a large effect. Re-running gives us this result.
Looking at the reaction force of the added constrained node we can see the magnitude is around 1e-4N, so negligible.
The reaction force for the compressing rigid body is around 2.3e4 N.
So we have established that the contact conditions are OK. The component is squeezed between the parts, it slides
where we want it to slide and the force displacement response is nice and smooth.
Our next step is to update the material definition to 3D orthotropic. We have a five layer laminate.
Since we want to ultimately include delamination between layers we have 5 elements through the thickness of the
part, each defined as a separate but identical material and we use coordinate systems to define the orientation of
each layer to achieve the 45/0/45/0/45 layup we require.
We run this model to check that we have a symmetrical layup, failure to do so would be evident from the deformed
shape of the part. The plot is of displacement in the out of plane direction and appears symmetrical. A detailed
examination of the results bares this out.
The force required to compress the part shows that as the displacement increases the isotropic material
approximation is very poor indeed.
We now have a stable layered orthotropic model. Our next increment of fidelity is to add failure criteria. We do
this by adding a damage model to the material and specifying the limit on, in this instance, stress.
We can use the progressive failure model so that when a failure criteria is exceeded (i.e. the stress component
divided by the allowable reaches 1.0 or higher) the stiffness of that component is reset to 1% of the original
value, thereby simulating the failure of that ply of that element.
We can now plot the failure criteria as the part is crushed and see the effect on the force displacement curve of
the ply failures towards the end of the load stroke.
Our model now has the failure of the laminate included so our final step is to add delamination. There are a number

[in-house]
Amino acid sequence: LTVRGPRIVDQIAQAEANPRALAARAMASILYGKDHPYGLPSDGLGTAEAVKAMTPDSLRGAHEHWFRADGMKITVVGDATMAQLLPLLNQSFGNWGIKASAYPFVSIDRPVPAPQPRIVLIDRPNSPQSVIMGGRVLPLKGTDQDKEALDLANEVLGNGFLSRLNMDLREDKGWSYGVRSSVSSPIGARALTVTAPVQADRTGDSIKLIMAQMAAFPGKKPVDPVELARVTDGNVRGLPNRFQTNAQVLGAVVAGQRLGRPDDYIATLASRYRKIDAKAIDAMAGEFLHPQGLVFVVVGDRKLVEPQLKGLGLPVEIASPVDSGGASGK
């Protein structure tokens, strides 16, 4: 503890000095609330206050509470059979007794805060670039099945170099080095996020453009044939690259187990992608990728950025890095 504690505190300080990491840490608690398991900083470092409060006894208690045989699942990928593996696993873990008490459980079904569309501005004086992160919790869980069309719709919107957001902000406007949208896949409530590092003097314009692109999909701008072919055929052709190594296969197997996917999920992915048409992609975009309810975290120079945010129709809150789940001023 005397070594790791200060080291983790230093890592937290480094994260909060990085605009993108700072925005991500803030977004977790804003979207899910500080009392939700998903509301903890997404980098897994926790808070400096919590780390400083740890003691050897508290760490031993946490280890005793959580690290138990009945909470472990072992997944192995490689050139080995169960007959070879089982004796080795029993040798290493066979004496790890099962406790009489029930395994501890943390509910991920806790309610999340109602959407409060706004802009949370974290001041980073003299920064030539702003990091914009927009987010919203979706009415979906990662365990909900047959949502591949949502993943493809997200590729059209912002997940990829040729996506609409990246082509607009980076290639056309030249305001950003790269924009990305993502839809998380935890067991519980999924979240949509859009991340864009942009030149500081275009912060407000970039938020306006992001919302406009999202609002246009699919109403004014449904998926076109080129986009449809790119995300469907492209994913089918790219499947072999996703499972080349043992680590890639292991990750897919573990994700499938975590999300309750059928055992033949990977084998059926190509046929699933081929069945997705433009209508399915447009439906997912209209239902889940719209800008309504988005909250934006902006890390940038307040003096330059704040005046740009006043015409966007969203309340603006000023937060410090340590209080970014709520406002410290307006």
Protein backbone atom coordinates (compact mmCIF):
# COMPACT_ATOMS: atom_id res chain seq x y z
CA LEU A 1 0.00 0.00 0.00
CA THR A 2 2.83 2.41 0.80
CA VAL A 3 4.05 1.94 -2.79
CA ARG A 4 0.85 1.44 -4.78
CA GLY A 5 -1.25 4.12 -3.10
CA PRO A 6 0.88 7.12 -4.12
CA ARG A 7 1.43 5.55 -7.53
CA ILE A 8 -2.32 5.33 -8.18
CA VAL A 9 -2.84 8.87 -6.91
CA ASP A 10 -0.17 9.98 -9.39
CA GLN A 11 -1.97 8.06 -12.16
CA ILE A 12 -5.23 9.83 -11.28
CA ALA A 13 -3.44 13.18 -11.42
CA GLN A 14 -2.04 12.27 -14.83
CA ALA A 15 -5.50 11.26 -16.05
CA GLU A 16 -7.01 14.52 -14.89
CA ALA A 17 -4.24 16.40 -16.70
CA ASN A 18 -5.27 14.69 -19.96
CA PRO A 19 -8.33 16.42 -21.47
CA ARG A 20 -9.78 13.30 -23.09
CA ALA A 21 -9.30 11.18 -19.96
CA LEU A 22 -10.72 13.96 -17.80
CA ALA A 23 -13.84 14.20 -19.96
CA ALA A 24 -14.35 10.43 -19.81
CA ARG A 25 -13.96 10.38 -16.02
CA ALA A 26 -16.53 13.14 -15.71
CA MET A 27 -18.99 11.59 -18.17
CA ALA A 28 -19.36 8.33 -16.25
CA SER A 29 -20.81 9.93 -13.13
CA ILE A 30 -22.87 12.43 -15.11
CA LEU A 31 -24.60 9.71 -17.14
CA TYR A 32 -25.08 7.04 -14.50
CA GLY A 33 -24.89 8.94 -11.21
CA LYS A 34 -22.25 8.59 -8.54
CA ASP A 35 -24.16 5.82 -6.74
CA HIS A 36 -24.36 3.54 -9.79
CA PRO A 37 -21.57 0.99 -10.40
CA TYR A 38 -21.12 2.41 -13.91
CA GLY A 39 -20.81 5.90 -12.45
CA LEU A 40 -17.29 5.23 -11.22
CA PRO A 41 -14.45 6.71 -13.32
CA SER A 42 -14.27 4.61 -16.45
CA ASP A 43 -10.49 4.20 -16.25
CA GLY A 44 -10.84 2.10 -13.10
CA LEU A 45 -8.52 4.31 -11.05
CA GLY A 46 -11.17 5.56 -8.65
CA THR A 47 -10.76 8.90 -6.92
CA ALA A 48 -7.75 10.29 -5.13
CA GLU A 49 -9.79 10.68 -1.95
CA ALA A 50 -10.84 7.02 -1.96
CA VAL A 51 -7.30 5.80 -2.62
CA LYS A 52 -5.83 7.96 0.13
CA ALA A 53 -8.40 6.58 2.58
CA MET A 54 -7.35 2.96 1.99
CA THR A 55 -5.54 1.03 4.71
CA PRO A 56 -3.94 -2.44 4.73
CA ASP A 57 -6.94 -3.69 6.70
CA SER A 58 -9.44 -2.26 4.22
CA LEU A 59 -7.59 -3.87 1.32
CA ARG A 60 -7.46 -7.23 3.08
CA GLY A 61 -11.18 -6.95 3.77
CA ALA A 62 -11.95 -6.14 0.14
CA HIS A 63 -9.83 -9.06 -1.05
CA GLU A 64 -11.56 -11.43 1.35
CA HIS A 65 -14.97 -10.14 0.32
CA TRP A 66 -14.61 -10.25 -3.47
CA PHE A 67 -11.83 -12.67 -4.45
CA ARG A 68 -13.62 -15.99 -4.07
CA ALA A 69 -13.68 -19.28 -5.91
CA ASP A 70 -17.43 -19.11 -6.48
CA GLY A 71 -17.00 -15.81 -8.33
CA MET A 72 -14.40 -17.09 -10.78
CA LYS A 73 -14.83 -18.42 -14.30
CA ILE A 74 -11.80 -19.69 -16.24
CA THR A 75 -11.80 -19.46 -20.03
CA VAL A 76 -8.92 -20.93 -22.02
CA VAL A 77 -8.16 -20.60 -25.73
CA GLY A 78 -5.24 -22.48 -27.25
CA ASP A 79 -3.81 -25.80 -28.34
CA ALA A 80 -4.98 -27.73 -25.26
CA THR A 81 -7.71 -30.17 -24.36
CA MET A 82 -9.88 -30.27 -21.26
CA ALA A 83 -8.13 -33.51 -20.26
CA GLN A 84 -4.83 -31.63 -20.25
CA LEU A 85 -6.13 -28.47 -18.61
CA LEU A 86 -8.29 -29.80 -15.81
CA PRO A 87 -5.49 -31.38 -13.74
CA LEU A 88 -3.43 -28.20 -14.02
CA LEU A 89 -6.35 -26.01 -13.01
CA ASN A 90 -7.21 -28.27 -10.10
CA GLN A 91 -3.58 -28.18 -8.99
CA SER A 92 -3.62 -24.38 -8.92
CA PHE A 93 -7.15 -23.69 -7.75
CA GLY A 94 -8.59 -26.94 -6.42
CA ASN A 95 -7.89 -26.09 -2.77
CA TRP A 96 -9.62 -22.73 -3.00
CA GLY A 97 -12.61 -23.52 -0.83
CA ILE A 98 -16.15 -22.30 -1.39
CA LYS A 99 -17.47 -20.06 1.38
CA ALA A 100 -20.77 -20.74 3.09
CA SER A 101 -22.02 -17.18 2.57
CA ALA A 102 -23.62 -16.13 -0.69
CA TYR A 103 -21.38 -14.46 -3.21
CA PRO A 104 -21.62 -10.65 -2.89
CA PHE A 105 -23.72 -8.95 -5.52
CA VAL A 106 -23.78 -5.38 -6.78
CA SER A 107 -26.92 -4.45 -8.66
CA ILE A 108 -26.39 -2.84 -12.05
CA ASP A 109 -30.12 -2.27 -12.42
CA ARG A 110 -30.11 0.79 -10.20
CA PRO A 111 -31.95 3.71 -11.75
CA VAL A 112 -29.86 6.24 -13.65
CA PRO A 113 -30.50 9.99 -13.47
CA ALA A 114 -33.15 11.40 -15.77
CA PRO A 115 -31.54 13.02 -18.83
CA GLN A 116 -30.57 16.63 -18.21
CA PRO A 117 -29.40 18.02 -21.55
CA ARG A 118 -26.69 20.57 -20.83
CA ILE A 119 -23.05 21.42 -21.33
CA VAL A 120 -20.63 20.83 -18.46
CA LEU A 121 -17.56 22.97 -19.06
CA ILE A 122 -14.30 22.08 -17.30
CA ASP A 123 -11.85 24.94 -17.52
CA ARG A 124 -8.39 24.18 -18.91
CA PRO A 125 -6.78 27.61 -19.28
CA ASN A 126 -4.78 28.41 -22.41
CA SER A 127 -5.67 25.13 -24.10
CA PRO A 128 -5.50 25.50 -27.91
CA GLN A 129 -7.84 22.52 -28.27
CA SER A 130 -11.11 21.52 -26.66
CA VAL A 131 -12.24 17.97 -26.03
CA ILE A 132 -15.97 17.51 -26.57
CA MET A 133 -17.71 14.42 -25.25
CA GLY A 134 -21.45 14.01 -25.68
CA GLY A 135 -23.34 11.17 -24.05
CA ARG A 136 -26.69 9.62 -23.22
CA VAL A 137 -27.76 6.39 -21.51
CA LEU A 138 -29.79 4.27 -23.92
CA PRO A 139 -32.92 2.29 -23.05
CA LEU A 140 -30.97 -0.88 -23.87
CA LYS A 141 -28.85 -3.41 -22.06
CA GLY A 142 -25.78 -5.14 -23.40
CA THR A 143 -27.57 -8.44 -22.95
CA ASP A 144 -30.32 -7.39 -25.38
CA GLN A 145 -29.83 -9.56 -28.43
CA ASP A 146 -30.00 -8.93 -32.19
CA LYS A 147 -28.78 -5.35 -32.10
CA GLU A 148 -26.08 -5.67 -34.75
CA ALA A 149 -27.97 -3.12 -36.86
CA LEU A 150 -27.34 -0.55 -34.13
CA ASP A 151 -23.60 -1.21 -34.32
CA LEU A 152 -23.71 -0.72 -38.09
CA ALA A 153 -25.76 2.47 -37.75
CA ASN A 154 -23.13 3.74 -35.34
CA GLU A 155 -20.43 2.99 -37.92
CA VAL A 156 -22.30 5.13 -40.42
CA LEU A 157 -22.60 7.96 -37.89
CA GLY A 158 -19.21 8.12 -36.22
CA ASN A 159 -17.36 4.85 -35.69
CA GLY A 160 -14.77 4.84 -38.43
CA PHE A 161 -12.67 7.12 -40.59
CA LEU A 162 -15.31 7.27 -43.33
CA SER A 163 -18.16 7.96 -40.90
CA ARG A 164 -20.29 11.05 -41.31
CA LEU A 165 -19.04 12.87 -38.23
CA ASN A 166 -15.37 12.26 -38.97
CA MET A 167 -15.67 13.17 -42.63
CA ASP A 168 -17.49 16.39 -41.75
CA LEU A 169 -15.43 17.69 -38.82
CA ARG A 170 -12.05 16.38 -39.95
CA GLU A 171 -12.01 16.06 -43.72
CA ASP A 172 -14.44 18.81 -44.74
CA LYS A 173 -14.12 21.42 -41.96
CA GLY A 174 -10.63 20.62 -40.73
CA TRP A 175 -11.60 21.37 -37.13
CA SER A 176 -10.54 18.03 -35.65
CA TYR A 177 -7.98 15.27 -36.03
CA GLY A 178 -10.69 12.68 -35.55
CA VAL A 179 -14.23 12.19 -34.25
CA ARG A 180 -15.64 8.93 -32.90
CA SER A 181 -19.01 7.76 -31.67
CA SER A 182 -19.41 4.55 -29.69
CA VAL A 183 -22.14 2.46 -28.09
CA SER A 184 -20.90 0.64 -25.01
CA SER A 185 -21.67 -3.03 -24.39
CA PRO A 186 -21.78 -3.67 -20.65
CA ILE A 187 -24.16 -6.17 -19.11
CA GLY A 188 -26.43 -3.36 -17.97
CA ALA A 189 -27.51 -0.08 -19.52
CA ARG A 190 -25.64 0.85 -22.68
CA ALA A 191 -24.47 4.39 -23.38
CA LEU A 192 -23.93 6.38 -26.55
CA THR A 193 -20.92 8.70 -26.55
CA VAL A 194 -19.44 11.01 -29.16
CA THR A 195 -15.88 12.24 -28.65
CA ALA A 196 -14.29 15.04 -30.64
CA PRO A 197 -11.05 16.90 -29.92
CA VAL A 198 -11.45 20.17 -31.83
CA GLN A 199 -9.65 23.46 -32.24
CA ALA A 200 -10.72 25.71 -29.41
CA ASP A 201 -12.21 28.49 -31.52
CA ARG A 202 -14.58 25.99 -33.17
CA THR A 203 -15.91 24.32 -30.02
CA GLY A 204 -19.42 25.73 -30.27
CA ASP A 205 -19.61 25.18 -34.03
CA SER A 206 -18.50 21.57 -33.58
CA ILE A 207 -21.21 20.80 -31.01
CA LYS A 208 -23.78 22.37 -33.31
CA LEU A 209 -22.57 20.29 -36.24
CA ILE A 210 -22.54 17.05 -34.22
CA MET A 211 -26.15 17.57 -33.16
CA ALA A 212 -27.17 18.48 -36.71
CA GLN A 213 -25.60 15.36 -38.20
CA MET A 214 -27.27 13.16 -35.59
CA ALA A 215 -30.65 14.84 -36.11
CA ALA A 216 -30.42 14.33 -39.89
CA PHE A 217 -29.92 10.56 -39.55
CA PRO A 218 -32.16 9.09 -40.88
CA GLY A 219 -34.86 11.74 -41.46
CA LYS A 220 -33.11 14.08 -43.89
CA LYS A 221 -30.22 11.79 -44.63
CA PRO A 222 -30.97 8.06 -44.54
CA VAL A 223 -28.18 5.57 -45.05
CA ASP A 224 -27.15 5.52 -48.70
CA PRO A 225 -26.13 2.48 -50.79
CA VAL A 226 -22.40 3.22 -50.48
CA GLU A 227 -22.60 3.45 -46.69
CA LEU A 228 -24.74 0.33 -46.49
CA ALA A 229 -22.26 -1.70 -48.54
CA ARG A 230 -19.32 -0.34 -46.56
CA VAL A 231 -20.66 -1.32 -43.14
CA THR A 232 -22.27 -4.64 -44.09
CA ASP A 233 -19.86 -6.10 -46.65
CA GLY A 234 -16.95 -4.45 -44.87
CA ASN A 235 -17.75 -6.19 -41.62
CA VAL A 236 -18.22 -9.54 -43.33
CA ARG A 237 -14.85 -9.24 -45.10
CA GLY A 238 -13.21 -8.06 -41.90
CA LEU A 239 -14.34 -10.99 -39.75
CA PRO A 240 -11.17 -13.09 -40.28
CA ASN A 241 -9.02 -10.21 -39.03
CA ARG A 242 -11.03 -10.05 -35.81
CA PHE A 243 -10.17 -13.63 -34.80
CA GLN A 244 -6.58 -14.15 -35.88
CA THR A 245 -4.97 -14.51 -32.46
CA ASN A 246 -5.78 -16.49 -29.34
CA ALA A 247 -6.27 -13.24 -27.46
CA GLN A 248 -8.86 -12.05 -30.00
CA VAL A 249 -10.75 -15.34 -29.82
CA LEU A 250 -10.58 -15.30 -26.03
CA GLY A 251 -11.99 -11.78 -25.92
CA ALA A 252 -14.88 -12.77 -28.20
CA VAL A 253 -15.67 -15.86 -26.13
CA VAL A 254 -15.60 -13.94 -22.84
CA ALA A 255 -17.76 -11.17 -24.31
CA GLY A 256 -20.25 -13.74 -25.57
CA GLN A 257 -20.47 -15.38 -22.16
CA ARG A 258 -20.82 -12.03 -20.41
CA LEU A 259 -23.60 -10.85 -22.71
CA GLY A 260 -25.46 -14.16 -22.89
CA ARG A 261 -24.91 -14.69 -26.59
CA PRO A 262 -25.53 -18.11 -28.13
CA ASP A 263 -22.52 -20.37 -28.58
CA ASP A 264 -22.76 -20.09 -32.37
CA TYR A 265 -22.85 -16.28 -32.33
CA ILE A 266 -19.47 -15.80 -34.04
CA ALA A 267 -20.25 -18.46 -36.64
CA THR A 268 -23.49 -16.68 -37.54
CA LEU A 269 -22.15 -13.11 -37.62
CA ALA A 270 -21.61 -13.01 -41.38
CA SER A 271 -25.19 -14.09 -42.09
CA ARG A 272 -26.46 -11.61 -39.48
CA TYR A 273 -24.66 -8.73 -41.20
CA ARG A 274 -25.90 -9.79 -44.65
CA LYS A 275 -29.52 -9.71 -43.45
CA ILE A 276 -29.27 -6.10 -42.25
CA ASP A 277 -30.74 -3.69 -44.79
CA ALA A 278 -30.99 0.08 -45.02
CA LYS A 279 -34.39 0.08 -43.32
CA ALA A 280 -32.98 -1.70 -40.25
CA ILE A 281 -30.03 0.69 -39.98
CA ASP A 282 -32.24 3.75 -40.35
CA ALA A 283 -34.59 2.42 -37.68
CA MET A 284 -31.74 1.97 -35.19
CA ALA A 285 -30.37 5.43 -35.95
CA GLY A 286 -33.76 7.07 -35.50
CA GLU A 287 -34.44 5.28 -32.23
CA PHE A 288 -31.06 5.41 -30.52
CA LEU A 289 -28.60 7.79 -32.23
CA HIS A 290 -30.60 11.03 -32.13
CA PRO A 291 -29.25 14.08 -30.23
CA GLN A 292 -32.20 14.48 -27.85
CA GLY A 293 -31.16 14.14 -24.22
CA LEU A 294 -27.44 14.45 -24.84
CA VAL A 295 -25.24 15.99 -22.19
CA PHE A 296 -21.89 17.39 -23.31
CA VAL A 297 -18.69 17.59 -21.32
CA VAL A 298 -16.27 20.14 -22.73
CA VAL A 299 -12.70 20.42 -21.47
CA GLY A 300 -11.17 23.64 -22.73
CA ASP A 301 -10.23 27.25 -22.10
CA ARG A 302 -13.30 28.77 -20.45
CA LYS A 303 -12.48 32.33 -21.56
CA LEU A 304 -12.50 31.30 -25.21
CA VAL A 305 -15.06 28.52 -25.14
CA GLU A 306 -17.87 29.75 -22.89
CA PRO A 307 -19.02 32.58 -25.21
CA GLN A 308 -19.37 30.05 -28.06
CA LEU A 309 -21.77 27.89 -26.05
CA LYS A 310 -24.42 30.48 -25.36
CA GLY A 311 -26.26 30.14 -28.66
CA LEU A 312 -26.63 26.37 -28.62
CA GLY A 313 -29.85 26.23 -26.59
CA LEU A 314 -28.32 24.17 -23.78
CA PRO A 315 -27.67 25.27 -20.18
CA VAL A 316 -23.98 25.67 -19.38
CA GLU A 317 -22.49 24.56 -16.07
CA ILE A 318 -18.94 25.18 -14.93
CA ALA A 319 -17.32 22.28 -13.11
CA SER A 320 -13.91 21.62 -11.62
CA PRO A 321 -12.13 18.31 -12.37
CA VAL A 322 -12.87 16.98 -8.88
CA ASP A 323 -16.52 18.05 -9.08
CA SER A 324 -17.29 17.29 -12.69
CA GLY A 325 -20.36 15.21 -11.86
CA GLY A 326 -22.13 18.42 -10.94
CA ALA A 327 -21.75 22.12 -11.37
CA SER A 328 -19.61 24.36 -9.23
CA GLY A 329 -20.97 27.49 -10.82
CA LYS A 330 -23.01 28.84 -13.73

of models to do this, but we are going to use the simplest. We define a shear and tension stress limit for
interlaminar failure between defined materials.
When the combination of tension and shear damage exceeds the allowable the software separates the shared node,
allowing the plies to peel apart. We can run this model and see the effect. We’re plotting the delamination
index which causes delamination when it exceeds 1.0.
The effect on the force/displacement response is very obvious.
We’ve got a pretty good model of this event now. We have an accurate laminate material that can fail
individual elements in one or more stiffness directions and is capable of modelling the separation between the
layers without first having to define where it can take place. We only had the one real issue which was the contact
problem at the very beginning, and since the runtimes for these steps using parallel processing in MSC Marc are no
more than 4 minutes each we can achieve this within an afternoon’s work. This example was specific to Marc but
the ethos is applicable to any FEA code. As you build experience and confidence you can skip or combine some steps,
but this is particularly useful when using a feature for the first time.
If you have found this useful, have any questions, or if you are interested in modelling composites in this kind of
detail please get in touch.